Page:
Books To Get You Thinking

The National Book Awards are among the most prestigious literary awards in the United States. Each year in November, the National Book Foundation, first established in 1950, selects the top books in fiction, nonfiction, poetry, and books for the young from among thousands of books nominated for the award by publishers. A panel of five judges that includes eminent writers and literary critics then reads and evaluates each of the books nominated for the Award before coming up with the winners and finalists in each category. This month’s column highlights the winning titles and some finalists in the fiction and nonfiction genres.  National Book Award titles are available at the Mercer County Library System for the reading pleasure of our patrons.

Non Fiction

The Unwinding: An Inner History of the New America by George Packard

George Packard, a New Yorker staff reporter presents this well researched volume that highlights the evolving contradictions and intricacies of the American economic and social infrastructure that have appeared over the last four decades. Packard does this through the voices and absorbing sagas of characters from disparate backgrounds that he selects. Packer follows their experiences and travesties over the years, interspersed in-between headlines and clips from old newspapers that echo the changing American landscape and the many different elements contributing to America’s “unwinding.”   The book provides a glimpse into American life, into the gradual fading of familiar institutions and in their place the rise of organized big money with an increasingly complex and poorly regulated financial system, lost work and poorly paid jobs. It is also a system that the author stipulates has fostered personal freedom “freedom to go away, freedom to return, freedom to change your story, get your facts, get hired, get fired, get high, marry, divorce, go broke, begin again, start a business, have it both ways, take it to the limit, walk away from the ruins, succeed beyond your dreams and boast about it, fail abjectly and try again.”   A freedom, that the author notes, leaves an individual completely isolated with no infrastructure to fall back on and no one to help.


The Good Lord Bird by James McBride
James McBride won the Award in the category of fiction for his new novel which is part history and part imagination centered on the critical years of the 1850s leading up to the Civil War and the struggle against slavery. Central to the novel is the character of John Brown the legendary white abolitionist and the time he spent in Kansas on his quest against slavery.  In this well researched novel, the story of John Brown, his frequent misdirected attempts at fighting slavery and the catastrophic 1859 attack he organized  on Maryland ’s Harpers  Ferry,  unfolds through the eyes of a young adolescent named Henry Shackleford - born a slave but then freed from his master by John Brown and placed  under his wing. John Smith mistook Henry for a girl who consequently remains disguised as “Henrietta” to avoid trouble and stay alive.  He was nicknamed “Little Onion” by John Brown and became his good luck charm, travelling with him on all his missions to end slavery. Behind all the action and drama, the author skillfully conveys the underlying pathos and complexities of slave life, of the struggle to survive and ultimately the search for one’s true identity.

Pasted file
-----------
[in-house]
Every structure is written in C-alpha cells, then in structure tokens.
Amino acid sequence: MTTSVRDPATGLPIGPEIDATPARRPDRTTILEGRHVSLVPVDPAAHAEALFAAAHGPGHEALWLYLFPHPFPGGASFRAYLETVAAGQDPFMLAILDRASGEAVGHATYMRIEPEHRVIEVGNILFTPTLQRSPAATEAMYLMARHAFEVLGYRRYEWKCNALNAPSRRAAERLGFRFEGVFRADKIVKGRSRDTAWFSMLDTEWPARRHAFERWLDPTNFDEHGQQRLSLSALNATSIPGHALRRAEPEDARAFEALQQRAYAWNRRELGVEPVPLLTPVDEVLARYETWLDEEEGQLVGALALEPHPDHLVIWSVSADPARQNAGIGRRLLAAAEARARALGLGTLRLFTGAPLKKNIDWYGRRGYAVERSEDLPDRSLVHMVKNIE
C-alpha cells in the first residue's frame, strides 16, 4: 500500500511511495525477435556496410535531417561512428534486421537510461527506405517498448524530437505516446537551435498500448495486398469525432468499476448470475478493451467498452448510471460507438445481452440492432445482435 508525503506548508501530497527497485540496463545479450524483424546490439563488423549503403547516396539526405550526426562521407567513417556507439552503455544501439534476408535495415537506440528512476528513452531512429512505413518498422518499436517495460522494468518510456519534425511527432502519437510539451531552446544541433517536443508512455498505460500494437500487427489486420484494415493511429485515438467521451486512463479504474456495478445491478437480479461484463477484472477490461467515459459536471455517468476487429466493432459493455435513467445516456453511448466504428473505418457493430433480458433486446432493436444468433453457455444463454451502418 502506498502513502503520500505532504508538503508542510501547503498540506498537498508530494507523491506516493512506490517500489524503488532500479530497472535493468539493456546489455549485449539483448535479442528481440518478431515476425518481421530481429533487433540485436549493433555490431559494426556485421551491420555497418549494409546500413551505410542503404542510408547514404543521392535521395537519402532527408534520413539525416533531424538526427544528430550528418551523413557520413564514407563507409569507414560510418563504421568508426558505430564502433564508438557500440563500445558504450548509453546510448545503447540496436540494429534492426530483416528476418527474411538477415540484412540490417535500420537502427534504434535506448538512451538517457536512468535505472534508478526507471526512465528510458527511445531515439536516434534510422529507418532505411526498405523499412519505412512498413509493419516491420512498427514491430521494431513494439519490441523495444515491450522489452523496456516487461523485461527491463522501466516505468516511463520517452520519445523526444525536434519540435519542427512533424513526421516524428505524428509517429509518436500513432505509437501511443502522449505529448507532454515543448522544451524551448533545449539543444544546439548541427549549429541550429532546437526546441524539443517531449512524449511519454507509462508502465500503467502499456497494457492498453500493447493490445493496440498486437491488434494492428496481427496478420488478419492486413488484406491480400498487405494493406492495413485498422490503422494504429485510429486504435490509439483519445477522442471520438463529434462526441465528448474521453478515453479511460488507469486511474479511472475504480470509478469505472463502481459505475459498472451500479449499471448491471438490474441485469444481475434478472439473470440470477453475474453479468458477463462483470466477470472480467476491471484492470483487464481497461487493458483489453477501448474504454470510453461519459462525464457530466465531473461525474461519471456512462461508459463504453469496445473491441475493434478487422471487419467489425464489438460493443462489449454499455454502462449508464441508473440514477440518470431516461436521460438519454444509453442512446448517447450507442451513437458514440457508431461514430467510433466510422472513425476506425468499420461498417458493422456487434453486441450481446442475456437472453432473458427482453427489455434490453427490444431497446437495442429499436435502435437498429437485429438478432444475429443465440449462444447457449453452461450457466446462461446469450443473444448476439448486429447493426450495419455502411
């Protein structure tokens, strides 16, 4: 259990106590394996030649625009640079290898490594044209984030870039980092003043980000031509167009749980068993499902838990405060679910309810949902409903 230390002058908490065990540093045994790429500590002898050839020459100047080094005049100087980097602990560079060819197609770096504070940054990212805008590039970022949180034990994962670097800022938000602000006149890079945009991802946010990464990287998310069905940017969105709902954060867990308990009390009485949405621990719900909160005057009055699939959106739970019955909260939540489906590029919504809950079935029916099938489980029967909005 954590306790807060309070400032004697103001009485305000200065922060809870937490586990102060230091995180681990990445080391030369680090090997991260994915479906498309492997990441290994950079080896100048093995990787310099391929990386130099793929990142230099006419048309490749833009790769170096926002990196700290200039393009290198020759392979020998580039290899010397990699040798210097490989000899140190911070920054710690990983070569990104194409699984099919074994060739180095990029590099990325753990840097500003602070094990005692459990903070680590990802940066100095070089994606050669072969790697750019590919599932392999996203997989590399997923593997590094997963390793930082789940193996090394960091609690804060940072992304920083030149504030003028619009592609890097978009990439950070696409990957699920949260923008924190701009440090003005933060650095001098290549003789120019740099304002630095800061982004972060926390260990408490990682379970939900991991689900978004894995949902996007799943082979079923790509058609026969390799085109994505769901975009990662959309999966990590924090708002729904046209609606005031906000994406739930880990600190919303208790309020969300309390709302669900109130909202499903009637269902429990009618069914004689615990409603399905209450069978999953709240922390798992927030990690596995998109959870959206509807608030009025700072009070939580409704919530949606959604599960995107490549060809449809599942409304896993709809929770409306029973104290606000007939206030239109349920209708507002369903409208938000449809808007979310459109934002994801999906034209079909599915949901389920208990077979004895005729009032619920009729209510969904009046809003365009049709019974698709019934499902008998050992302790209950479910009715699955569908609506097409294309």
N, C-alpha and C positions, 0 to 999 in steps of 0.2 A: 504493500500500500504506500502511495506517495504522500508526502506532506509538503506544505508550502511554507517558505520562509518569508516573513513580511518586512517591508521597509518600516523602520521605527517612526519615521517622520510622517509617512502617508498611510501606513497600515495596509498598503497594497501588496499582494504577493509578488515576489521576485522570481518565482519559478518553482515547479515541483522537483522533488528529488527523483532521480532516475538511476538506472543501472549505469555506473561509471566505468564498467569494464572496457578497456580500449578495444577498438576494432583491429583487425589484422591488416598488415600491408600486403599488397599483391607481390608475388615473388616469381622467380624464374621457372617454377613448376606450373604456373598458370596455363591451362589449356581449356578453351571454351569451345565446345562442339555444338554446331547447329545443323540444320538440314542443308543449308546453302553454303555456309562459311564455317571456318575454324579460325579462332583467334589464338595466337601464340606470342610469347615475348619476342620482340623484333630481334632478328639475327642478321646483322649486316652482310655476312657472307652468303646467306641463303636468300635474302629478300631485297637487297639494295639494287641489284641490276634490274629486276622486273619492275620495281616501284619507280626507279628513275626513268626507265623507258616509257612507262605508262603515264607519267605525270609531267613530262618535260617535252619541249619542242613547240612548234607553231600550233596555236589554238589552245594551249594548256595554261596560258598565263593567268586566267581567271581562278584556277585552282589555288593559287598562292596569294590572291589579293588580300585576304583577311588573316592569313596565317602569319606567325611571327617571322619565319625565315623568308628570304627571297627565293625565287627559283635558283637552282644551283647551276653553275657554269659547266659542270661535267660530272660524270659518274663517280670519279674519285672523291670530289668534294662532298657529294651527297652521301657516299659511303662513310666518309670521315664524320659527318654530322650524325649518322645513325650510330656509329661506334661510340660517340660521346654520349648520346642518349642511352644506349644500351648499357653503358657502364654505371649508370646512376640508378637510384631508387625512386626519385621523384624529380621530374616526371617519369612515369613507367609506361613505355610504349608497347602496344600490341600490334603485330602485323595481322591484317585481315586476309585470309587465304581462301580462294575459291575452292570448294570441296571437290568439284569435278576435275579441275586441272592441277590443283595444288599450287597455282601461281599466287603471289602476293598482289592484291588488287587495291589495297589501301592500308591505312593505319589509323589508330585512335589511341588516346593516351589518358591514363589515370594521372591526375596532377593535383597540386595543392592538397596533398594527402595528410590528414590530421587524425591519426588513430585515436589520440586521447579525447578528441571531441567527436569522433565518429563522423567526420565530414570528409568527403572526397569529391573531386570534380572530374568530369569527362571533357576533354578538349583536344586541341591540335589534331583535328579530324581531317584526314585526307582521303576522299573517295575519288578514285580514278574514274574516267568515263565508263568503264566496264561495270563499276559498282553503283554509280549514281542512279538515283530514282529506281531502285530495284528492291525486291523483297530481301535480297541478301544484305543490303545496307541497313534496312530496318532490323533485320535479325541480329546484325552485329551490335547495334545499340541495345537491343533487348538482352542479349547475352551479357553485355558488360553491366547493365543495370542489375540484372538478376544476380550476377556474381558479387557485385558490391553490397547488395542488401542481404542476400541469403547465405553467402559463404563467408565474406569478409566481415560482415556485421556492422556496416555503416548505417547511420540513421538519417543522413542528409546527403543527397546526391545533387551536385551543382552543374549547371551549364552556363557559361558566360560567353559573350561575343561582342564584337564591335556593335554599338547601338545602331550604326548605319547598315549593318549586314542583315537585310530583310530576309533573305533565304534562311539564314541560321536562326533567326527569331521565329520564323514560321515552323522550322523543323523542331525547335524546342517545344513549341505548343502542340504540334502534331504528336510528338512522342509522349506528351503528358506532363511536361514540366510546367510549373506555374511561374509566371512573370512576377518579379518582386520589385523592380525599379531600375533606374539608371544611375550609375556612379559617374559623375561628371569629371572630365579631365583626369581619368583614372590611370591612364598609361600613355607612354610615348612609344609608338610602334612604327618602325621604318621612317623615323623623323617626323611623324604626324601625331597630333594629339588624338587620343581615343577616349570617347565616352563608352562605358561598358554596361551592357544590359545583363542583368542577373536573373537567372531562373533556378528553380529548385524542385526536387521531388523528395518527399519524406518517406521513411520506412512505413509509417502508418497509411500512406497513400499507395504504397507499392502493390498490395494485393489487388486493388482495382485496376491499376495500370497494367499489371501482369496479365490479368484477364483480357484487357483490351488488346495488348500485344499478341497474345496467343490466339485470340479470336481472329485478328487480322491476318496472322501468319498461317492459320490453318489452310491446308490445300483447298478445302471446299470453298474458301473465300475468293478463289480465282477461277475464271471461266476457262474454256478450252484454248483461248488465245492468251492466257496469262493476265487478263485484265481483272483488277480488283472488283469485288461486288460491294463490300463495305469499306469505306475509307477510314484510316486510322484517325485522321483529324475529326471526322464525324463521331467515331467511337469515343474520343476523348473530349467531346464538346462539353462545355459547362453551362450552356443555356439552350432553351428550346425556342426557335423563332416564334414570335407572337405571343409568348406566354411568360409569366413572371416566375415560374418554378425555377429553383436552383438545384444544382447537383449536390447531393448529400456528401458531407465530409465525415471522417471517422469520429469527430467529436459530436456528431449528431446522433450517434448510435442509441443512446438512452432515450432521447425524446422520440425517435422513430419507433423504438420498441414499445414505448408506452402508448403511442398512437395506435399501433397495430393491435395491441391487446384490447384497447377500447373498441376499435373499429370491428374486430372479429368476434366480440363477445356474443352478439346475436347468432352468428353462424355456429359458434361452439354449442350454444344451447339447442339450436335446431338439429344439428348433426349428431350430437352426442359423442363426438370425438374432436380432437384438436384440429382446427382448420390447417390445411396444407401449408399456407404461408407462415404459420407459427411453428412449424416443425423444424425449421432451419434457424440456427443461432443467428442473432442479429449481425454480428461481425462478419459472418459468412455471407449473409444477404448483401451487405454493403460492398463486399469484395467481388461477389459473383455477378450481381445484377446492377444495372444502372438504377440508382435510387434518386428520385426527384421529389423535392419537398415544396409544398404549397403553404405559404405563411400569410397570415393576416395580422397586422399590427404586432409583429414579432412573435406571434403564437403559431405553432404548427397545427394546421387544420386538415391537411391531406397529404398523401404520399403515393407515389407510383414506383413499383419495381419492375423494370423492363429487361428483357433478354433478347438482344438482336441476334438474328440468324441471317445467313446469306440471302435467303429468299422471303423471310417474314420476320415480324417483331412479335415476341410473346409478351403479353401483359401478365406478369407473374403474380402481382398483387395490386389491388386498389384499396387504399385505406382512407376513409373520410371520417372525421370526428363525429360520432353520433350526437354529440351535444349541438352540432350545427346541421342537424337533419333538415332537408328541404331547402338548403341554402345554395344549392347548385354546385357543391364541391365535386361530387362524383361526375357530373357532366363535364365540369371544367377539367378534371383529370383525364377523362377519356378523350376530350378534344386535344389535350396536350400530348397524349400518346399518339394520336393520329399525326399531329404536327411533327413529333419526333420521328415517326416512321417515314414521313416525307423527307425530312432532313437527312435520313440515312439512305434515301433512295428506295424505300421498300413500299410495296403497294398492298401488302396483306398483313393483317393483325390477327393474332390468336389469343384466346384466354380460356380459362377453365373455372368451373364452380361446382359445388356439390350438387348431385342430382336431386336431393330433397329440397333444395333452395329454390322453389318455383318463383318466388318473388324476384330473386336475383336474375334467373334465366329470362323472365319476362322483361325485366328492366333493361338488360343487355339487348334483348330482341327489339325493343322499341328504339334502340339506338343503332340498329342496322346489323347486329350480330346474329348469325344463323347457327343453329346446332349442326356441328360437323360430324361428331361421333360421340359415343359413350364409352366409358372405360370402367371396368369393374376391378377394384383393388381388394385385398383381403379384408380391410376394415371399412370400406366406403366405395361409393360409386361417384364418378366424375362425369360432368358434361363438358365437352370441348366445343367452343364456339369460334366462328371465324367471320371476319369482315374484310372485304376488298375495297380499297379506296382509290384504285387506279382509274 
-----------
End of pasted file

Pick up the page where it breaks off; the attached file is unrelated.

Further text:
Select Finalists

The Internal Enemy by Alan Taylor
This beautifully crafted, deeply researched book is about the War of 1812 and about slavery in Virginia – the 2,400 slaves who were able to escape and  played a pivotal role in helping the British army gain strategic wins in Virginia through the detailed knowledge they had about its geographical layout and military positions. In return, they earned their freedom with many of them settling in places as distant as Nova Scotia. For the plantation owners who equated their freedom and economic prosperity with maintaining the practice of slavery, the slaves became their dreaded “Internal Enemy.”

Book of Ages: The Life and Opinions of Jane Franklin by Jill Lepore
Jill Lepore writes a fascinating historical narrative about Jane Franklin’s life and her abiding relationship with her brother Benjamin Franklin. In addition, the book draws attention to an era of American history when women received little or no education and had no voice of their own. With very few sources available, Lepore has painstakingly woven together bits of information that document the difficult times Jane faced throughout her life, as well as her thoughts on different issues as expressed in her letters to her brother. (Also featured as Best Books of 2013 by Washington Post in the January edition of Books to Get You Thinking)

Going Clear: Scientology, Hollywood, & the Prison of Belief by Lawrence Wright
Lawrence Wright, who earlier won a Pulitzer Prize for his excellent study on Al Qaeda, now presents readers with a deeply researched and penetrating account of the history and practice of Scientology. Readers are introduced to the originsand beliefs of Scientology and the people who have been behind its growth. Interviewing over two hundred leading Scientologists including famous names such as Paul Haggis, the renowned Hollywood screenwriter who won Oscars for his films Crash and Million Dollar Baby, Lawrence Wright explores in-depth the fundamental question of what draws and holds people to the beliefs of Scientology.

-Nita Mathur


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